Additional Book Information
Series: NYRB Classics
Publication Date: September 30, 1999
by Sylvia Townsend Warner, introduction by Alison Lurie
In Lolly Willowes, Sylvia Townsend Warner tells of an aging spinster’s struggle to break way from her controlling family—a classic story that she treats with cool feminist intelligence, while adding a dimension of the supernatural and strange. Warner is one of the outstanding and indispensable mavericks of twentieth-century literature, a writer to set beside Djuna Barnes and Jane Bowles, with a subversive genius that anticipates the fantastic flights of such contemporaries as Angela Carter and Jeanette Winterson.
[The book] I’ll be pressing into people’s hands forever is Lolly Willowes, the 1926 novel by Sylvia Townsend Warner. It tells the story of a woman who rejects the life that society has fixed for her in favor of freedom and the most unexpected of alliances. It completely blindsided me: Starting as a straightforward, albeit beautifully written family saga, it tips suddenly into extraordinary, lucid wildness.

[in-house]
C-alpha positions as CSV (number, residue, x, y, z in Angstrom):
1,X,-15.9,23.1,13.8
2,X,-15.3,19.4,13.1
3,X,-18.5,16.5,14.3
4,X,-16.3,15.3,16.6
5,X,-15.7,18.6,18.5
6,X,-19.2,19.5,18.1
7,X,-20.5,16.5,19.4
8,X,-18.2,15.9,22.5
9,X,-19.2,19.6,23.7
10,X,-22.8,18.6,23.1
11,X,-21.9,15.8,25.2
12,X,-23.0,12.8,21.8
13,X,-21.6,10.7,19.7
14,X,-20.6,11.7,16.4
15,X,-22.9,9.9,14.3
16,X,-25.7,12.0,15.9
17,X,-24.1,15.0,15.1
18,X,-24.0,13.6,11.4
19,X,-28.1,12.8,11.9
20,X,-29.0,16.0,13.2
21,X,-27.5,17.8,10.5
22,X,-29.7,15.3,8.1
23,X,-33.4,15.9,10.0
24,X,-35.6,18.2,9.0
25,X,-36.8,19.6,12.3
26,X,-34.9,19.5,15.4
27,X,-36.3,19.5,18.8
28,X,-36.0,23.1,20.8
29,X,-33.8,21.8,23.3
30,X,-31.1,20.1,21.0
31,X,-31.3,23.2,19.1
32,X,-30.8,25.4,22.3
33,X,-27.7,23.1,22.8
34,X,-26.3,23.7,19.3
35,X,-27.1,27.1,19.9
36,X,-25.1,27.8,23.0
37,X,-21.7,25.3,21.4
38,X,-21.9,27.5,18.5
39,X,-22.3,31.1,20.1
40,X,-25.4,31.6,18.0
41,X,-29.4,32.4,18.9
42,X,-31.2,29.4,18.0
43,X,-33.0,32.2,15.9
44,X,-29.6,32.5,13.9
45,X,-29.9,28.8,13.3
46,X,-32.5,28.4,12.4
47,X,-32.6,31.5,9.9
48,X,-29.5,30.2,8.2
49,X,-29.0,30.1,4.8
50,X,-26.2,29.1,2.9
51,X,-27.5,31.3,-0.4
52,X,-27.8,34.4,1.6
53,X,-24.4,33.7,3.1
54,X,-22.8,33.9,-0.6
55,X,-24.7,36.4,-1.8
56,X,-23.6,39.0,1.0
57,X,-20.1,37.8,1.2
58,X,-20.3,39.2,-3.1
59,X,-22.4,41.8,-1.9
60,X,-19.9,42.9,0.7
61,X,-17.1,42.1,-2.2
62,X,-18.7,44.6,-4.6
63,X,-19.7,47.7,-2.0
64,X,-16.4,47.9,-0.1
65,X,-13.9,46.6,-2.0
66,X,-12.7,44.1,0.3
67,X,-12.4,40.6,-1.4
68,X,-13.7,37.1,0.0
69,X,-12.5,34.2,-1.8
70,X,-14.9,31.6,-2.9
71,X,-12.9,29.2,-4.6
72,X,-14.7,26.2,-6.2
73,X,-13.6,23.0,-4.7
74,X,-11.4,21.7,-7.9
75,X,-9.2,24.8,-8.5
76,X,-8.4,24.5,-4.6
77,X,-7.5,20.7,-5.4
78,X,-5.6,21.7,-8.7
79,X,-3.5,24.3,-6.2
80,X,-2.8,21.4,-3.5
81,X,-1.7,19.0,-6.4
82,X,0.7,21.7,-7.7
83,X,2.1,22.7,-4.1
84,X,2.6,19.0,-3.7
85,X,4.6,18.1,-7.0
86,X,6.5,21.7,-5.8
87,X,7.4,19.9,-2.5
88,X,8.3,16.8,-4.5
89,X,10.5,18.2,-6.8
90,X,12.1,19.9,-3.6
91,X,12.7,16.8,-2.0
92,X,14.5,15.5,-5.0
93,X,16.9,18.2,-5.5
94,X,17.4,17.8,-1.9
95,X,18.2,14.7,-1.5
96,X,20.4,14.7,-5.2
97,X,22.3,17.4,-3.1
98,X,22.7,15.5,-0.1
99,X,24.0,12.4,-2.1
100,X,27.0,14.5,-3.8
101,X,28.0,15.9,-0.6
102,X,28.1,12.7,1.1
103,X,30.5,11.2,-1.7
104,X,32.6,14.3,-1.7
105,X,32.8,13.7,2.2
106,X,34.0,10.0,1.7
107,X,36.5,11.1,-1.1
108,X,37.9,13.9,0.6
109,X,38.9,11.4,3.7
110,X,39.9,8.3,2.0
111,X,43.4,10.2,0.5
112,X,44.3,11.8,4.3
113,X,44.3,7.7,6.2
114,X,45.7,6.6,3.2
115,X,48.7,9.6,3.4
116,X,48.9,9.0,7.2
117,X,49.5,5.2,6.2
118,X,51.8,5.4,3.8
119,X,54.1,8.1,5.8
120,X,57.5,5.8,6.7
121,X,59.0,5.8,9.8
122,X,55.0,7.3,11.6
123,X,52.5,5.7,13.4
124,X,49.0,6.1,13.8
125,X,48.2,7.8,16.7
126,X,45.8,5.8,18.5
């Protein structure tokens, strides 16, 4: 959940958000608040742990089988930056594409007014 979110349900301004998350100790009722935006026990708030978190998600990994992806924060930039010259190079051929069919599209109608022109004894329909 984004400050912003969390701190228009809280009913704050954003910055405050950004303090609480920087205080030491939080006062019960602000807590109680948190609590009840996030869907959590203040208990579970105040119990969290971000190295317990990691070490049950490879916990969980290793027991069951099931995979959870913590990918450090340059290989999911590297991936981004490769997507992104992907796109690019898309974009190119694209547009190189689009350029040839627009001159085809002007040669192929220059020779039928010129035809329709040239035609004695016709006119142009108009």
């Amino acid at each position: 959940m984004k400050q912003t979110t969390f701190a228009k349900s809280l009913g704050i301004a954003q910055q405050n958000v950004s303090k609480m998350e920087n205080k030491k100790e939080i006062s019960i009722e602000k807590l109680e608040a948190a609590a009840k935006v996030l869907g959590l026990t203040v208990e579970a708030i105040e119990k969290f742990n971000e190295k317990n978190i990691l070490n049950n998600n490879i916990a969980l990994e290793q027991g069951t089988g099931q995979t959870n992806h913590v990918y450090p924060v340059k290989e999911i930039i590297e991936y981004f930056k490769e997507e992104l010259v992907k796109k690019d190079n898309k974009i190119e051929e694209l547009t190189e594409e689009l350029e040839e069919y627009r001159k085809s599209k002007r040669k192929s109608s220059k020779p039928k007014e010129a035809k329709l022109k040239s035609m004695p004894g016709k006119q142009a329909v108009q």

—Helen Macdonald, The New York Times Book Review
A great shout of life and individuality.
—Justine Jordan, The Guardian
Sylvia Townsend Warner's brilliantly varied and self-possessed literary production never quite won her the flaming place in the heavens of repute that she deserved. In Lolly Willowes, her first novel, she moves with somber confidence into the realm of the supernatural, and her prose, in its simple, abrupt evocations, has something preternatural about it. This is the witty, eerie, tender but firm life history of a middle-class Englishwoman who politely declines to make the expected connection with the opposite sex and becomes a witch instead.
— John Updike
Silvia Townsend Warner...is perhaps the most unjustly neglected of all the modern masters of fiction. She is remembered as a writer of historical novels, but her novels are written with such extraordinary immediacy that they stretch the possibilities of long-disparaged genera and blur the distinction between historical fiction and serious literature....Like the controversial movie Thelma and Louise, Lolly Willowes is [a] Rorschach blot that might suggest liberation to some readers and folly to others. It is an edgy tale that suggests how taking control of one's own life might entail losing control; it might even entail an inexorable drift toward an unknown and possibly disastrous fate. In short, Lolly Willowes would be an ideal book-club selection, sure to spark a rousing discussion.
— Tim Walker, News-Press